Hanukkah is a Jewish festival that celebrates the miracle of the oil that lasted for eight days in the Temple of Jerusalem. One of the traditions of Hanukkah is to play with a dreidel, a four-sided spinning top that has a Hebrew letter on each side. The letters stand for “Nes Gadol Haya Sham”, which means “A great miracle happened there”.
But what if you don’t have a physical dreidel to play with? Or what if you want to learn more about the history and rules of the game? Well, you can always use Google Dreidel, an interactive, animated version of the dreidel that you can spin right on your browser.
How to Access Google Dreidel
Google Dreidel was first introduced as a Google Doodle in 2011, and since then it has been available as a hidden feature on Google Search. To access it, you just need to type “dreidel” or “spin dreidel” on the Google search bar and hit enter. You will see a spinning dreidel on the top panel of the search results page. You can click on it to stop it, or click on “Spin Again” to spin it again.
How to Play Google Dreidel
Playing with Google Dreidel is very similar to playing with a real dreidel, except that you don’t need any currency or pot to collect or distribute. You can play by yourself or with your friends online. Here are the basic steps to play Google Dreidel:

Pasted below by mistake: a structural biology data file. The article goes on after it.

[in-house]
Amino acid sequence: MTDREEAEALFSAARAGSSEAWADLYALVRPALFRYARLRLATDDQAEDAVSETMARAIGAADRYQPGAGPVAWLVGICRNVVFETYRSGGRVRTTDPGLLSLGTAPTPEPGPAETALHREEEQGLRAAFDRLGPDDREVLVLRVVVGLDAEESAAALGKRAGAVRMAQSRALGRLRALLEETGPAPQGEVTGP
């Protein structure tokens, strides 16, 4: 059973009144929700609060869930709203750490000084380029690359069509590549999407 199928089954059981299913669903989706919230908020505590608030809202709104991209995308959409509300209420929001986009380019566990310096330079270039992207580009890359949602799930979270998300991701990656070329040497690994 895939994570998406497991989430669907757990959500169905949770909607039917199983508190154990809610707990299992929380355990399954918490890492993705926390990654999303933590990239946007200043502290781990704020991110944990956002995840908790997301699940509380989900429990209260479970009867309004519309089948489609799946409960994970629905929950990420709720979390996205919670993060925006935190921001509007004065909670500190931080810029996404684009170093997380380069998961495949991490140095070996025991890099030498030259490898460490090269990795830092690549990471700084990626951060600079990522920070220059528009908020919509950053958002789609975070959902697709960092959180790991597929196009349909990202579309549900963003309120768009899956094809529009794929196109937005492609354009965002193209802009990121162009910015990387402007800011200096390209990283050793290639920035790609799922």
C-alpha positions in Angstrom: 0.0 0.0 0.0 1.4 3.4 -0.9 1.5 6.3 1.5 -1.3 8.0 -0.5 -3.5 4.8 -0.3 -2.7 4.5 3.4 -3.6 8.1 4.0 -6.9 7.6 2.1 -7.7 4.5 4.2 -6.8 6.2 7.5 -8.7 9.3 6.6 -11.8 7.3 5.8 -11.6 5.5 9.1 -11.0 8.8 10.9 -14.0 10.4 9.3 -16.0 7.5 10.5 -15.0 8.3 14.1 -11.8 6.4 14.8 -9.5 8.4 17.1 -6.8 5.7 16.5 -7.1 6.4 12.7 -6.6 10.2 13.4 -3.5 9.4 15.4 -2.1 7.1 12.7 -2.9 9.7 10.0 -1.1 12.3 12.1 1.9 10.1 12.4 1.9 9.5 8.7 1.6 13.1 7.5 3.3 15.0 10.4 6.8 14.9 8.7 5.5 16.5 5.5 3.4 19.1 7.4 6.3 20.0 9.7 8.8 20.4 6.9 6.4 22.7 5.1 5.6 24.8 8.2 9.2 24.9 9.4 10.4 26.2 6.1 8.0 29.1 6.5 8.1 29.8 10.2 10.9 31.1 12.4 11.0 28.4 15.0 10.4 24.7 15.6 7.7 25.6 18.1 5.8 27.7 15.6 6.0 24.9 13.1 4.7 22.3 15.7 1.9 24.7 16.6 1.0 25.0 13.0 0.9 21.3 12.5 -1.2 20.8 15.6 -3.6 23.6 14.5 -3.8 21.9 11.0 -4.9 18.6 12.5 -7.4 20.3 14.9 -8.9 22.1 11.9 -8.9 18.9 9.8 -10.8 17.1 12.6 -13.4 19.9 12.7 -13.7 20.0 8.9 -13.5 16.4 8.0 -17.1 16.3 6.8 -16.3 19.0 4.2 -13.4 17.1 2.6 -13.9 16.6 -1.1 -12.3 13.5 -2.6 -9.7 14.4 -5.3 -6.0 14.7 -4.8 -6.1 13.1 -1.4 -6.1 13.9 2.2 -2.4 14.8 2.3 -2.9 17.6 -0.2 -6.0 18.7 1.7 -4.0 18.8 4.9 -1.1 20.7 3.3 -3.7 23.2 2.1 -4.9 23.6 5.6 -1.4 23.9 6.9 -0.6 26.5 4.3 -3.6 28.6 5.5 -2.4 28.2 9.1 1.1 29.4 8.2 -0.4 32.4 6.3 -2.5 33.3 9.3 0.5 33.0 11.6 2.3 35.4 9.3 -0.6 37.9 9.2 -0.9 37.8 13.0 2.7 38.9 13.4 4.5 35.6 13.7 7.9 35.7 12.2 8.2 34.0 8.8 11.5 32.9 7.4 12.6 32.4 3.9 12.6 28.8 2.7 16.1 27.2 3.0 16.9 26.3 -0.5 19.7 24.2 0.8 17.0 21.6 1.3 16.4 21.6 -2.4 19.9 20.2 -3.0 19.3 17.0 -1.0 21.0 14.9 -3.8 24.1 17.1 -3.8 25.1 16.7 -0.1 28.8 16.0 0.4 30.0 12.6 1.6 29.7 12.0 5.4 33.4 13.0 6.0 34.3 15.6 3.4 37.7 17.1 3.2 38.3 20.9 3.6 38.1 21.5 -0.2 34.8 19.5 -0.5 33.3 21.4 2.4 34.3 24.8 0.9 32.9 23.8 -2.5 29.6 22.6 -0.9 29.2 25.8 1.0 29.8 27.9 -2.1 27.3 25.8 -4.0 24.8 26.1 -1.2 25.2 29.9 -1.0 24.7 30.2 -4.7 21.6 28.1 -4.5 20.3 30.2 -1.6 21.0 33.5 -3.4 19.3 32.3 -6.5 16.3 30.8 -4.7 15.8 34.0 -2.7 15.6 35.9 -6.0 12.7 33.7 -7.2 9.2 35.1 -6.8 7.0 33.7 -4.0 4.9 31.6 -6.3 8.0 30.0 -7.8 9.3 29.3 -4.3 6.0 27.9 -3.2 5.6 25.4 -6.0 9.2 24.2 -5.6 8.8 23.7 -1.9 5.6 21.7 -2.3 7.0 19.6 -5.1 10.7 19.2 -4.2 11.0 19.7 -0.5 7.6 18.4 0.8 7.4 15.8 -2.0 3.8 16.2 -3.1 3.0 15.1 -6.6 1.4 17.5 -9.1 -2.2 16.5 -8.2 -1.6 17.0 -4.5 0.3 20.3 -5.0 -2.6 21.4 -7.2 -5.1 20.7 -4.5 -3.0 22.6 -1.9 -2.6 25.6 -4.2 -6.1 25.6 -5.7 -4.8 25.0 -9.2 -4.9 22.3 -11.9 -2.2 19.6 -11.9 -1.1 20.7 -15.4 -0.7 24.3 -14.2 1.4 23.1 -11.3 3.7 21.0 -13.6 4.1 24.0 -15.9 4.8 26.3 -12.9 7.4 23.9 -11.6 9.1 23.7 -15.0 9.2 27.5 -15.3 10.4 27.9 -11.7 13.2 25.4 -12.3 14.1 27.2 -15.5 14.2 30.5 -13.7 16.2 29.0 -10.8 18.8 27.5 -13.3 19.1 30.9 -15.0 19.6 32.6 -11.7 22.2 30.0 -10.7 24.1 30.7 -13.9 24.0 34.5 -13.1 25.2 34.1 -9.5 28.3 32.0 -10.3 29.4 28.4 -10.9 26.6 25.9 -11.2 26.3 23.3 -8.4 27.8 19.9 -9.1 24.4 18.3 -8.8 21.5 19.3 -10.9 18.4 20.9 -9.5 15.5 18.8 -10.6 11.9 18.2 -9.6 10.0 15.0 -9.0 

1. Decide who goes first by spinning the dreidel. The highest spin, which is nun, gets to start the game. If there is a tie, spin again.
2. The first player spins the dreidel and performs an action based on the letter that shows up. The actions are as follows:
– Nun: Do nothing and pass the turn to the next player.
– Gimel: Take everything from the pot.
– Hei: Take half of the pot.
– Shin: Put one unit of currency into the pot.
3. The next player spins the dreidel and repeats step 2.
4. The game continues until one player has all the currency or until you decide to stop.
What You Can Learn from Google Dreidel
Google Dreidel is not only a fun way to celebrate Hanukkah, but also a great way to learn more about the culture and history of the Jewish people. By clicking on the “Learn More” button below the dreidel, you can access various resources that explain the origins, meanings, and variations of the dreidel game. You can also find out how different countries and communities have their own versions of the dreidel, such as Israel, where shin is replaced by pei, which stands for “A great miracle happened here”.
Google Dreidel is also a good example of how technology can enhance and preserve traditional practices and values. By creating an online version of the dreidel, Google has made it possible for anyone, anywhere, to enjoy and appreciate this ancient game. Google Dreidel is a testament to how innovation and tradition can go hand in hand.
So, what are you waiting for? Go ahead and spin a virtual top for Hanukkah with Google Dreidel!